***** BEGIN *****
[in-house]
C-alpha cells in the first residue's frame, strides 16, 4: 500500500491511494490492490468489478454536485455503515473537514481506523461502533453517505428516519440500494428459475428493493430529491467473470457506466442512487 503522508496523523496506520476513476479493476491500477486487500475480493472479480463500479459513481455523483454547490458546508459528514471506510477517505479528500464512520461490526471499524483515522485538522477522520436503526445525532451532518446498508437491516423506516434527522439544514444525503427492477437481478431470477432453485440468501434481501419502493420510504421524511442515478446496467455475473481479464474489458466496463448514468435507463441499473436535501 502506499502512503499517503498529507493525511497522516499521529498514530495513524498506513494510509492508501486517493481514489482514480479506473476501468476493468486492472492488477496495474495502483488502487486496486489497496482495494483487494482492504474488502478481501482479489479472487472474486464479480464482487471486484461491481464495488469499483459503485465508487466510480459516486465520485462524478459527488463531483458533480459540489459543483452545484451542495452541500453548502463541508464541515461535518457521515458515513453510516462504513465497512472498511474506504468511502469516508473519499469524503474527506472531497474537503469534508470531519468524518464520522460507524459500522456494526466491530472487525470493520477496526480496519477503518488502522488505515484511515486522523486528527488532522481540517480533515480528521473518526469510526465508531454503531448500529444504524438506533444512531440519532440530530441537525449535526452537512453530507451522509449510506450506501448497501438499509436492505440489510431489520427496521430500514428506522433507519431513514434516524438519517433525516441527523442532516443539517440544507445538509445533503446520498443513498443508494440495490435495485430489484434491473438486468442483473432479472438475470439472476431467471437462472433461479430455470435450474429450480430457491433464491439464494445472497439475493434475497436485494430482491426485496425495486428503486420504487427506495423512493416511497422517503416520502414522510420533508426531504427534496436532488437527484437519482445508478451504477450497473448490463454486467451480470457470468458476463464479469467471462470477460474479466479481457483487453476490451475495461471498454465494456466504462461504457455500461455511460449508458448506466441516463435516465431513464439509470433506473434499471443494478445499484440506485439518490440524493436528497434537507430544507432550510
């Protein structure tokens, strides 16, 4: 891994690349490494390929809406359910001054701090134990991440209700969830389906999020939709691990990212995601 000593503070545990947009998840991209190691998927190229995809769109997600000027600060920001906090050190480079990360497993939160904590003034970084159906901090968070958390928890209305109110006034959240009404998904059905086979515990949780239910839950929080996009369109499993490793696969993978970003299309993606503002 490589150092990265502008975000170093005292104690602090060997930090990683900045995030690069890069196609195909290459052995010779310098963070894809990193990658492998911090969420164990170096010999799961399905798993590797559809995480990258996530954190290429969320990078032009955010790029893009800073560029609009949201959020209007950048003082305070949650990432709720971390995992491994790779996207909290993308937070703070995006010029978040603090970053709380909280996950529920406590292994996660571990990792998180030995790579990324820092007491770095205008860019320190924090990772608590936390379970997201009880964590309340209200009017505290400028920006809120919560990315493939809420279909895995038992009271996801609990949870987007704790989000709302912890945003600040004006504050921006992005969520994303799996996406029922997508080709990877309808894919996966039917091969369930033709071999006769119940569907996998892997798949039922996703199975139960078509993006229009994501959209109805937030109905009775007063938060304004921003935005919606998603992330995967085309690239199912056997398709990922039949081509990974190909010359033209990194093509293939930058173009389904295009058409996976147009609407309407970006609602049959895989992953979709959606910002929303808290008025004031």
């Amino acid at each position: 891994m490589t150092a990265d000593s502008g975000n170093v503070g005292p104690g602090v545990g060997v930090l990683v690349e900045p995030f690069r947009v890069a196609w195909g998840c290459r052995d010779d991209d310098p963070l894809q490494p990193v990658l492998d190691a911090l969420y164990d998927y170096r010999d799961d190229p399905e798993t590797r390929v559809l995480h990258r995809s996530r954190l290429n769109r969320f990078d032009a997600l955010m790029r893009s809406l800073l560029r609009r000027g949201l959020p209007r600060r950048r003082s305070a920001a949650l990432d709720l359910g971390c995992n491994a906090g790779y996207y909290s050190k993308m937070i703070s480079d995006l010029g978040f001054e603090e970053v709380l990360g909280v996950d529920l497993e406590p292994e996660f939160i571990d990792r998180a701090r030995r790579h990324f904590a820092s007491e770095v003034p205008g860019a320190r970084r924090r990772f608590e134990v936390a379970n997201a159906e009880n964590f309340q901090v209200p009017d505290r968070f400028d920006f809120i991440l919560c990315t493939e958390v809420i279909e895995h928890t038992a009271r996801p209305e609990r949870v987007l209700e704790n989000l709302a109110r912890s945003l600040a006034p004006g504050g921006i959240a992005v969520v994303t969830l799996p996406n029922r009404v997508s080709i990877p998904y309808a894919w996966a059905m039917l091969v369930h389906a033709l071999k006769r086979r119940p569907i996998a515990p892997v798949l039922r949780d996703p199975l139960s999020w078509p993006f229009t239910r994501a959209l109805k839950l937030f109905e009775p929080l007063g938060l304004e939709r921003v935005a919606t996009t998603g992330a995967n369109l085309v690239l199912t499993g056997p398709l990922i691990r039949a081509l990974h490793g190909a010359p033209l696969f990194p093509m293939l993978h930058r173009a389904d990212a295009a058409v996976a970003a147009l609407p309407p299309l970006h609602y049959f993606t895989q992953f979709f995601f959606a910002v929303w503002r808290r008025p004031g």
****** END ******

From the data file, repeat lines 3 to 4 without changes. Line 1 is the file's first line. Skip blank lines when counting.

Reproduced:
């Protein structure tokens, strides 16, 4: 891994690349490494390929809406359910001054701090134990991440209700969830389906999020939709691990990212995601 000593503070545990947009998840991209190691998927190229995809769109997600000027600060920001906090050190480079990360497993939160904590003034970084159906901090968070958390928890209305109110006034959240009404998904059905086979515990949780239910839950929080996009369109499993490793696969993978970003299309993606503002 490589150092990265502008975000170093005292104690602090060997930090990683900045995030690069890069196609195909290459052995010779310098963070894809990193990658492998911090969420164990170096010999799961399905798993590797559809995480990258996530954190290429969320990078032009955010790029893009800073560029609009949201959020209007950048003082305070949650990432709720971390995992491994790779996207909290993308937070703070995006010029978040603090970053709380909280996950529920406590292994996660571990990792998180030995790579990324820092007491770095205008860019320190924090990772608590936390379970997201009880964590309340209200009017505290400028920006809120919560990315493939809420279909895995038992009271996801609990949870987007704790989000709302912890945003600040004006504050921006992005969520994303799996996406029922997508080709990877309808894919996966039917091969369930033709071999006769119940569907996998892997798949039922996703199975139960078509993006229009994501959209109805937030109905009775007063938060304004921003935005919606998603992330995967085309690239199912056997398709990922039949081509990974190909010359033209990194093509293939930058173009389904295009058409996976147009609407309407970006609602049959895989992953979709959606910002929303808290008025004031």
């Amino acid at each position: 891994m490589t150092a990265d000593s502008g975000n170093v503070g005292p104690g602090v545990g060997v930090l990683v690349e900045p995030f690069r947009v890069a196609w195909g998840c290459r052995d010779d991209d310098p963070l894809q490494p990193v990658l492998d190691a911090l969420y164990d998927y170096r010999d799961d190229p399905e798993t590797r390929v559809l995480h990258r995809s996530r954190l290429n769109r969320f990078d032009a997600l955010m790029r893009s809406l800073l560029r609009r000027g949201l959020p209007r600060r950048r003082s305070a920001a949650l990432d709720l359910g971390c995992n491994a906090g790779y996207y909290s050190k993308m937070i703070s480079d995006l010029g978040f001054e603090e970053v709380l990360g909280v996950d529920l497993e406590p292994e996660f939160i571990d990792r998180a701090r030995r790579h990324f904590a820092s007491e770095v003034p205008g860019a320190r970084r924090r990772f608590e134990v936390a379970n997201a159906e009880n964590f309340q901090v209200p009017d505290r968070f400028d920006f809120i991440l919560c990315t493939e958390v809420i279909e895995h928890t038992a009271r996801p209305e609990r949870v987007l209700e704790n989000l709302a109110r912890s945003l600040a006034p004006g504050g921006i959240a992005v969520v994303t969830l799996p996406n029922r009404v997508s080709i990877p998904y309808a894919w996966a059905m039917l091969v369930h389906a033709l071999k006769r086979r119940p569907i996998a515990p892997v798949l039922r949780d996703p199975l139960s999020w078509p993006f229009t239910r994501a959209l109805k839950l937030f109905e009775p929080l007063g938060l304004e939709r921003v935005a919606t996009t998603g992330a995967n369109l085309v690239l199912t499993g056997p398709l990922i691990r039949a081509l990974h490793g190909a010359p033209l696969f990194p093509m293939l993978h930058r173009a389904d990212a295009a058409v996976a970003a147009l609407p309407p299309l970006h609602y049959f993606t895989q992953f979709f995601f959606a910002v929303w503002r808290r008025p004031g």